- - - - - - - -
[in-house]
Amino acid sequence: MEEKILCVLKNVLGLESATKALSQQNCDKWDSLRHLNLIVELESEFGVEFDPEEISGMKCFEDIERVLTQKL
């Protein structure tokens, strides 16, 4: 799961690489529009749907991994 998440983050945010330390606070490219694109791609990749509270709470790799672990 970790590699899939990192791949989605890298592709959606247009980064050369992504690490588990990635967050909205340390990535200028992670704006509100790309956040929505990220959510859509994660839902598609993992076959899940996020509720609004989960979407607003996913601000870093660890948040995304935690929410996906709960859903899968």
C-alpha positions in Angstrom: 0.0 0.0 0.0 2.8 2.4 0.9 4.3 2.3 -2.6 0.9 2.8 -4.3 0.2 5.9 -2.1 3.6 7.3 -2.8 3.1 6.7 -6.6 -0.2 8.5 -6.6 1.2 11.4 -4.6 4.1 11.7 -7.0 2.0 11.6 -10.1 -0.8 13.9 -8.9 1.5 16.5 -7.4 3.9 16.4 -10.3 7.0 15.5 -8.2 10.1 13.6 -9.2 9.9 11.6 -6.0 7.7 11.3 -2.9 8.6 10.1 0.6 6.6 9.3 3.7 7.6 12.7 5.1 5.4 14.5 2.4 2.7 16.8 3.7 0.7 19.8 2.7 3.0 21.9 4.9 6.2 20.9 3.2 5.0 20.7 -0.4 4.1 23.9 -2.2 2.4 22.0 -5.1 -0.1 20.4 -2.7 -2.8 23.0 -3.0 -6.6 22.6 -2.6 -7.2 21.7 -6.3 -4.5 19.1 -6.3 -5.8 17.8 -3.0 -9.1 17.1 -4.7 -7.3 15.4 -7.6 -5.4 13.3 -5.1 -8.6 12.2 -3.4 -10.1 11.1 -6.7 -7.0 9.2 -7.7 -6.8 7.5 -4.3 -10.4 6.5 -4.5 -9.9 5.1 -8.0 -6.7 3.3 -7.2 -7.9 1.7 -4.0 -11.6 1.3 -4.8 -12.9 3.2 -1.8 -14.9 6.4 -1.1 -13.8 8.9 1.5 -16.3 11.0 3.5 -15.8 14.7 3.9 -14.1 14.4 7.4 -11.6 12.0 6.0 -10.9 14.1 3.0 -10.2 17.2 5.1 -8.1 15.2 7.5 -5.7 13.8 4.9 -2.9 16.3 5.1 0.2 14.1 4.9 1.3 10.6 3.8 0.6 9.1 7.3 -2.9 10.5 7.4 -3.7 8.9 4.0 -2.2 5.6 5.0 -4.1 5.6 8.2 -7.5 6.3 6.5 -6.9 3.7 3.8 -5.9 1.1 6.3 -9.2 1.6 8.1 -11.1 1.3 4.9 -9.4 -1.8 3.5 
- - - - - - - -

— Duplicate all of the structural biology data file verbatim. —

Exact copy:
[in-house]
Amino acid sequence: MEEKILCVLKNVLGLESATKALSQQNCDKWDSLRHLNLIVELESEFGVEFDPEEISGMKCFEDIERVLTQKL
């Protein structure tokens, strides 16, 4: 799961690489529009749907991994 998440983050945010330390606070490219694109791609990749509270709470790799672990 970790590699899939990192791949989605890298592709959606247009980064050369992504690490588990990635967050909205340390990535200028992670704006509100790309956040929505990220959510859509994660839902598609993992076959899940996020509720609004989960979407607003996913601000870093660890948040995304935690929410996906709960859903899968």
C-alpha positions in Angstrom: 0.0 0.0 0.0 2.8 2.4 0.9 4.3 2.3 -2.6 0.9 2.8 -4.3 0.2 5.9 -2.1 3.6 7.3 -2.8 3.1 6.7 -6.6 -0.2 8.5 -6.6 1.2 11.4 -4.6 4.1 11.7 -7.0 2.0 11.6 -10.1 -0.8 13.9 -8.9 1.5 16.5 -7.4 3.9 16.4 -10.3 7.0 15.5 -8.2 10.1 13.6 -9.2 9.9 11.6 -6.0 7.7 11.3 -2.9 8.6 10.1 0.6 6.6 9.3 3.7 7.6 12.7 5.1 5.4 14.5 2.4 2.7 16.8 3.7 0.7 19.8 2.7 3.0 21.9 4.9 6.2 20.9 3.2 5.0 20.7 -0.4 4.1 23.9 -2.2 2.4 22.0 -5.1 -0.1 20.4 -2.7 -2.8 23.0 -3.0 -6.6 22.6 -2.6 -7.2 21.7 -6.3 -4.5 19.1 -6.3 -5.8 17.8 -3.0 -9.1 17.1 -4.7 -7.3 15.4 -7.6 -5.4 13.3 -5.1 -8.6 12.2 -3.4 -10.1 11.1 -6.7 -7.0 9.2 -7.7 -6.8 7.5 -4.3 -10.4 6.5 -4.5 -9.9 5.1 -8.0 -6.7 3.3 -7.2 -7.9 1.7 -4.0 -11.6 1.3 -4.8 -12.9 3.2 -1.8 -14.9 6.4 -1.1 -13.8 8.9 1.5 -16.3 11.0 3.5 -15.8 14.7 3.9 -14.1 14.4 7.4 -11.6 12.0 6.0 -10.9 14.1 3.0 -10.2 17.2 5.1 -8.1 15.2 7.5 -5.7 13.8 4.9 -2.9 16.3 5.1 0.2 14.1 4.9 1.3 10.6 3.8 0.6 9.1 7.3 -2.9 10.5 7.4 -3.7 8.9 4.0 -2.2 5.6 5.0 -4.1 5.6 8.2 -7.5 6.3 6.5 -6.9 3.7 3.8 -5.9 1.1 6.3 -9.2 1.6 8.1 -11.1 1.3 4.9 -9.4 -1.8 3.5 